Ifngr1−/− mice, the researchers report, cannot control M. bovis BCG infections and do not form mature granulomas just like human patients with IFN-γR1 deficiency. Wild-type C57BL/6 (Ifngr1+/+) mice, however, rapidly control M. bovis BCG infections and form mature granulomas. Ifngr1+/+ HSC transplanted into mycobacteria-free Ifngr1−/− mice survived well and protected the mice against later mycobacterial challenge but Ifngr1−/− mice infected with M. bovis BCG before HSCT rejected the transplanted HSCs. Mycobacteria-infected Ifngr1−/− mice and human patients with IFN-γR1 deficiency have blood high levels of IFN-γ. Could this be responsible for HSCT rejection? To find out, the researchers expressed IFN-γ in uninfected Ifngr1−/− mice before HSCT. As in infected mice, these grafts failed. Conversely, transplanted HSCs survived when transplanted into Ifngr1−/− mice that had been genetically altered to express no IFN-γ, even when these mice were infected with M. bovis BCG before transplantation. Finally, when the researchers used antibodies (proteins made by the immune system that recognize specific molecules) to remove circulating IFN-γ from infected Ifngr1−/− mice, HSCT worked well in the animals with the lowest IFN-γ levels.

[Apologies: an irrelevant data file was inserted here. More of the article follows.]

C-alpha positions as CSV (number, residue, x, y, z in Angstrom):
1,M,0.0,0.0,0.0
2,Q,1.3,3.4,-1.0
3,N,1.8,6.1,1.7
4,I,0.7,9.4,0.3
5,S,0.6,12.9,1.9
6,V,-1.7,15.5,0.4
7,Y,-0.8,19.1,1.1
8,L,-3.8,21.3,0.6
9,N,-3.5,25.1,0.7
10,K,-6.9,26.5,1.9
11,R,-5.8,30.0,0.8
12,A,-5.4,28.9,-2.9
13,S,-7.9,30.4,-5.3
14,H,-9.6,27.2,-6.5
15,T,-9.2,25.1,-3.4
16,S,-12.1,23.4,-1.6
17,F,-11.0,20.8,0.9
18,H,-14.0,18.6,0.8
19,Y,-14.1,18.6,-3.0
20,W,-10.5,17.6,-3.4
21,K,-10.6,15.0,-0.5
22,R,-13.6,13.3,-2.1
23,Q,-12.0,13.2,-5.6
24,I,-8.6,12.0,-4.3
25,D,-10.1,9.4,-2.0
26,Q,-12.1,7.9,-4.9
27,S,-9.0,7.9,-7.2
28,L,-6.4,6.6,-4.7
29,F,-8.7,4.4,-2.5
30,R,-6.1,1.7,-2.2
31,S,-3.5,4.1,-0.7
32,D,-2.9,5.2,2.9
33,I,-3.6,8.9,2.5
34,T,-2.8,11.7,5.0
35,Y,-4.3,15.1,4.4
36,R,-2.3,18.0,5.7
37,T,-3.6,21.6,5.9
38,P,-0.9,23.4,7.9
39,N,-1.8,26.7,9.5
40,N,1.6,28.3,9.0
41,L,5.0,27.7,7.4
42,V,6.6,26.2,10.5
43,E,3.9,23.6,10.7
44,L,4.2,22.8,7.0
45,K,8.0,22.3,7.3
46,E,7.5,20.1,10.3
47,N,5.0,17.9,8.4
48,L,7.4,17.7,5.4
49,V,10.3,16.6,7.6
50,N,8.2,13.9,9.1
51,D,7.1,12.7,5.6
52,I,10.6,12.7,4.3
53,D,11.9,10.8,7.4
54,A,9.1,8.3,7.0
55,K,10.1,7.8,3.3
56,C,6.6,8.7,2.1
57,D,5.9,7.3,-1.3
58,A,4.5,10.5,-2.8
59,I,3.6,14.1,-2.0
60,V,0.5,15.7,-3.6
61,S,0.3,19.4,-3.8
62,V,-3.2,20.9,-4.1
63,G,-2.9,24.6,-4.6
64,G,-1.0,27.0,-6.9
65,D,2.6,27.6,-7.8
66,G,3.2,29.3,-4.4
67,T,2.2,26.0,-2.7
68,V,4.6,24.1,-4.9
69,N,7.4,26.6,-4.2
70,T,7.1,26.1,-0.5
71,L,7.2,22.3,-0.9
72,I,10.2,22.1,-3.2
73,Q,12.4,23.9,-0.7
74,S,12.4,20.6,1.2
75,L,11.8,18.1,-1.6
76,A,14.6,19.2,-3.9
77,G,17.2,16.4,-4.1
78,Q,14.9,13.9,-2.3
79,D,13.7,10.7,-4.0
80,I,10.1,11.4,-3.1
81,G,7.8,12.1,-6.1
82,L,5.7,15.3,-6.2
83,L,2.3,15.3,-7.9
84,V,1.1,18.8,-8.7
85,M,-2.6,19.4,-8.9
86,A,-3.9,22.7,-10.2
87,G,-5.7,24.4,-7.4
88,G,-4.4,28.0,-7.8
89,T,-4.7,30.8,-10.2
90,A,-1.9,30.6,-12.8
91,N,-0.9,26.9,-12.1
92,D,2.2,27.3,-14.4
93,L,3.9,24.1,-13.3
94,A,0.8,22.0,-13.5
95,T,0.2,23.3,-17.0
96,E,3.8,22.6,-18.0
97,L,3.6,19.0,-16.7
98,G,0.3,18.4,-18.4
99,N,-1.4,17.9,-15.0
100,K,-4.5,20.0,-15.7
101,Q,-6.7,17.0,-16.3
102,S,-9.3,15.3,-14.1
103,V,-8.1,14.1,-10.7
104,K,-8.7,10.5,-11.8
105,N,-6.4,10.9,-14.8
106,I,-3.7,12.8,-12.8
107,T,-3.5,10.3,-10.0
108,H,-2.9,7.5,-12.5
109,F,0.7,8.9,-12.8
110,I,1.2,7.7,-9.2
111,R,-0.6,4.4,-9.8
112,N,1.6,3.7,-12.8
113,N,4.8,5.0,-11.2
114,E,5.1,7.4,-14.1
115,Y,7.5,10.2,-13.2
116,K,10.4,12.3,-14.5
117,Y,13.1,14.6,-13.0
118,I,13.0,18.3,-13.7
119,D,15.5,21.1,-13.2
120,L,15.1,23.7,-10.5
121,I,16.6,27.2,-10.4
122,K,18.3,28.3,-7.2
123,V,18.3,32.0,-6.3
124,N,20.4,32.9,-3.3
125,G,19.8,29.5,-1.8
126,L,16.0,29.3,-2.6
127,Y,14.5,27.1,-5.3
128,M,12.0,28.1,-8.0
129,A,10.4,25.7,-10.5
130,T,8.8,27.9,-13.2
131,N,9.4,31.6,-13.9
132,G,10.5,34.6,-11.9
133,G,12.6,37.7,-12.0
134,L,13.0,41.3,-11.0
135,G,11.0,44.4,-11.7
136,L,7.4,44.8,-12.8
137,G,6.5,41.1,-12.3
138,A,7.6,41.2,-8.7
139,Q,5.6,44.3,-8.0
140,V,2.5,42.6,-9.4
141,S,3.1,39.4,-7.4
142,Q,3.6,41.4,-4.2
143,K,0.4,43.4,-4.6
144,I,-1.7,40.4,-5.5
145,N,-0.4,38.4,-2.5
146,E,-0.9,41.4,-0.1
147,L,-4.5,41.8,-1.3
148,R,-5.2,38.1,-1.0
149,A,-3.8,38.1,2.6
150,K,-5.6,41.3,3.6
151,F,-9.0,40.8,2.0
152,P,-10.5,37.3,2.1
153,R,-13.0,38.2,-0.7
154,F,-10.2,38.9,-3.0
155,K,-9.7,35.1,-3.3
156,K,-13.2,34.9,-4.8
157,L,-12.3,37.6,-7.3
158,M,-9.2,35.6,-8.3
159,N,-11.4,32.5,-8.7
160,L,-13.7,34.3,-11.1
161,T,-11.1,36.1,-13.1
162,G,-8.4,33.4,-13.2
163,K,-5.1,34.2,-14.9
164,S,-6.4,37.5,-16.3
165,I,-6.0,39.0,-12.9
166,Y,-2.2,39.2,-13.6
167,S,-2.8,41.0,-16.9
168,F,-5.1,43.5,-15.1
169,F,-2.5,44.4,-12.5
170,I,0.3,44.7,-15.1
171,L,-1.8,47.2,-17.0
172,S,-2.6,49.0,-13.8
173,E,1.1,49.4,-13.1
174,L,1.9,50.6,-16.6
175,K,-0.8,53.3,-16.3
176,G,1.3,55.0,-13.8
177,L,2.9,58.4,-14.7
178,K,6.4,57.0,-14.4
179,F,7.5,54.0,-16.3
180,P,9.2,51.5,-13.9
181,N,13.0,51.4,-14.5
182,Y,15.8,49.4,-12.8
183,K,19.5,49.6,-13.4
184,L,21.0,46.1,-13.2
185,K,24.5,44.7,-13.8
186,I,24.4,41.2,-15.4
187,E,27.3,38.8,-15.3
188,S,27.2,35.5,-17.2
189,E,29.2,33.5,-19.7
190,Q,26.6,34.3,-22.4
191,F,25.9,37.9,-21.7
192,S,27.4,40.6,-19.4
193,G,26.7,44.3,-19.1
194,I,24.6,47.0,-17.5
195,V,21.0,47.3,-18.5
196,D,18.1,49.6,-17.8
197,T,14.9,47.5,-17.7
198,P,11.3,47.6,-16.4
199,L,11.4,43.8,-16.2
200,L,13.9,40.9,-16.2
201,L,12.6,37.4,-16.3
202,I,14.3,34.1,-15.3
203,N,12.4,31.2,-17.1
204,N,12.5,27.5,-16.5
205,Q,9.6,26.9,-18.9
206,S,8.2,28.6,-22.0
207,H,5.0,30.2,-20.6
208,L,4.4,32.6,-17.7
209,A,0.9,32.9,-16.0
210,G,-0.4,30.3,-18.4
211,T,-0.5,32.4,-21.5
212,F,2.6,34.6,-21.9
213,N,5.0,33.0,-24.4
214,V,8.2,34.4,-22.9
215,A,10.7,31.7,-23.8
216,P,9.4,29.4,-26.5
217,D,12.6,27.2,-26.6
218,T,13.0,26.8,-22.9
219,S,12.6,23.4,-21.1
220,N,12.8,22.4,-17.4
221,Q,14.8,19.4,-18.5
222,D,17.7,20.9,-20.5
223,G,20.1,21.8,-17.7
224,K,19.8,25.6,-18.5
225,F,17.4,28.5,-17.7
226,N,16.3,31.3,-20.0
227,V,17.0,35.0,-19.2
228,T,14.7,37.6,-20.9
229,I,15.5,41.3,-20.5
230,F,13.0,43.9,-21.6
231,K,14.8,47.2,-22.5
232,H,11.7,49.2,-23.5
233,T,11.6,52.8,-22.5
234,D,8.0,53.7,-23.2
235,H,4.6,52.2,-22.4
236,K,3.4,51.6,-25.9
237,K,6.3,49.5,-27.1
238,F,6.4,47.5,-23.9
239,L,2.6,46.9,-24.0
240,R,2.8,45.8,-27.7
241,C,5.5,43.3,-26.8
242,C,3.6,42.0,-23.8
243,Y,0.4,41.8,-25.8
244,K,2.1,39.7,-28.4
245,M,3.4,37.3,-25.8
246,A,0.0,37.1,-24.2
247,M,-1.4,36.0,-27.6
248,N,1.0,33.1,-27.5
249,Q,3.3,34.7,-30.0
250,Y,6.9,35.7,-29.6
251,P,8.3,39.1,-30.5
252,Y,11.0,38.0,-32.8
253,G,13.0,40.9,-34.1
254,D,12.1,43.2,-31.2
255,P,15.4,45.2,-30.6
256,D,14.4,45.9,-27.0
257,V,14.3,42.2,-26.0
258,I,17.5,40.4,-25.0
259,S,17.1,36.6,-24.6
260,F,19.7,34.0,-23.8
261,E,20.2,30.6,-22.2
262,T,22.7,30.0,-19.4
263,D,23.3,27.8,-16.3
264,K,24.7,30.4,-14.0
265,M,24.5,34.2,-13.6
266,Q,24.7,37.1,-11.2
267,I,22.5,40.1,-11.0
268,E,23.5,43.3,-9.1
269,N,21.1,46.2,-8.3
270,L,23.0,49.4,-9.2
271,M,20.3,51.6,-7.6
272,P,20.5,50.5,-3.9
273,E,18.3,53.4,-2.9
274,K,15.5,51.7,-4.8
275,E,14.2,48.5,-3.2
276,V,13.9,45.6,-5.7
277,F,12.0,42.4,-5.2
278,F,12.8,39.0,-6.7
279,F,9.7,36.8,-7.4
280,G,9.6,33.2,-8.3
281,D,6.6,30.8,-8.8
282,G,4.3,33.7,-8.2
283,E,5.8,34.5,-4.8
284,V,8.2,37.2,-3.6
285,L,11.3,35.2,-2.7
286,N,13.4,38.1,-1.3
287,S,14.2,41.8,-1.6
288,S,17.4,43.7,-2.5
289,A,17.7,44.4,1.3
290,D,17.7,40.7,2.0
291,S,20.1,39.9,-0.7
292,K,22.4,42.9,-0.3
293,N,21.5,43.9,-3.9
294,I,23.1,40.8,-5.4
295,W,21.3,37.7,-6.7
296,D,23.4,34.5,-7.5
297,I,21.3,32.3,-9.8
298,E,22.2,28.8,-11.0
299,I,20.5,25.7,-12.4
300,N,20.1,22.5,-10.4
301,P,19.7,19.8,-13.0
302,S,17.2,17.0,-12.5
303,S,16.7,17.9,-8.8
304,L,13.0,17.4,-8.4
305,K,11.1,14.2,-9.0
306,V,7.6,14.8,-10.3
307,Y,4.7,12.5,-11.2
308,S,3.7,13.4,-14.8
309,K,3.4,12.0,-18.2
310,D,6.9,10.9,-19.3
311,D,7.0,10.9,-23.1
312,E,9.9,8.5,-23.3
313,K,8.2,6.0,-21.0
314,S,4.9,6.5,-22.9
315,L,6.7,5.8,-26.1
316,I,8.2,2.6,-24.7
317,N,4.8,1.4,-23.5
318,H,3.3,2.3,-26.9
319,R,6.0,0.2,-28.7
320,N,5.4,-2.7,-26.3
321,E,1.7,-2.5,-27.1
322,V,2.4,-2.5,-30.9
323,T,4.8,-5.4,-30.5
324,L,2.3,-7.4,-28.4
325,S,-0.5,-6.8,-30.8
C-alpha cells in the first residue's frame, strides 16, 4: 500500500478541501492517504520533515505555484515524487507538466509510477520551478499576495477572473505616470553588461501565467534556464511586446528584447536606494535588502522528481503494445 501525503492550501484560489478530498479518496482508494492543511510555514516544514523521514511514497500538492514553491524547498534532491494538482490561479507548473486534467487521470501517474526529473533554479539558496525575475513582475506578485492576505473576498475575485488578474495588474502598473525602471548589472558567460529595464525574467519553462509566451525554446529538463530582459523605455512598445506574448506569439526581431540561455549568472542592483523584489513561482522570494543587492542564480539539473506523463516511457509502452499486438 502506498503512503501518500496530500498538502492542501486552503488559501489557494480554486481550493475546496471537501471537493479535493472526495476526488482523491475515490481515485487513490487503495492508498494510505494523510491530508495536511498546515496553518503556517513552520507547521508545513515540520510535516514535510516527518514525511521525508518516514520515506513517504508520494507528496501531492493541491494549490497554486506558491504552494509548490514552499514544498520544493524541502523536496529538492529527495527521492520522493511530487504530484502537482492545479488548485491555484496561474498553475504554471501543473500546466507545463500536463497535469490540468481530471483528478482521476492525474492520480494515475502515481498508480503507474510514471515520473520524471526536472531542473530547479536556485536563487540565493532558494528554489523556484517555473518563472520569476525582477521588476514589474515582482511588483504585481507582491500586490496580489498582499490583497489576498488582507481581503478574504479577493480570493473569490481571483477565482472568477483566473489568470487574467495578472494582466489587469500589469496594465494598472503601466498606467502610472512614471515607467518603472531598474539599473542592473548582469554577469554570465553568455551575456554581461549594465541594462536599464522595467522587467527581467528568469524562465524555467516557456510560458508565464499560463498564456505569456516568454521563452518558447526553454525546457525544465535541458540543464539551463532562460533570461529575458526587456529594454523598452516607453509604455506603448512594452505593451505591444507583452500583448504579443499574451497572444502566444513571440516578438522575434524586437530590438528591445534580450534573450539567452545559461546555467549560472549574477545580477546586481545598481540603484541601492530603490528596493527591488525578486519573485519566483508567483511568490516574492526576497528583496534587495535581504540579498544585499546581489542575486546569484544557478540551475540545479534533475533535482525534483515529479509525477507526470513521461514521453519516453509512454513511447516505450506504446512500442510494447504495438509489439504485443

What Do These Findings Mean?
These findings indicate that in a mouse model of IFN-γR1 deficiency, high circulating IFN-γ concentrations drive the rejection of transplanted HSCs and prevent the development of antimycobacterial immunity, probably by directly killing the transplanted cells and/or stopping them multiplying. They also suggest how HSCT could be improved in patients with IFN-γR1 deficiency although, as with all animal studies, the situation in people might turn out to be very different. Importantly, antibodies that reduce circulating IFN-γ are already being used to treat other human immune diseases, so the clinical use of these antibodies in patients with IFN-γ deficiency before HSCT is feasible. Finally, the researchers speculate that the use of IFN-γ–depleting antibodies might be beneficial in other situations where HSCT often fails such as when a close relative is not available as a donor. However, this possibility will need to be thoroughly tested in mice before human clinical trials can be started.
Additional Information.
Please access these Web sites via the online version of this summary at
General information about primary immunodeficiencies is available from the US National Institute of Child Health and Human Development
Online Mendelian Inheritance in Man (OMIM) provides information about familial predisposition to mycobacterial disease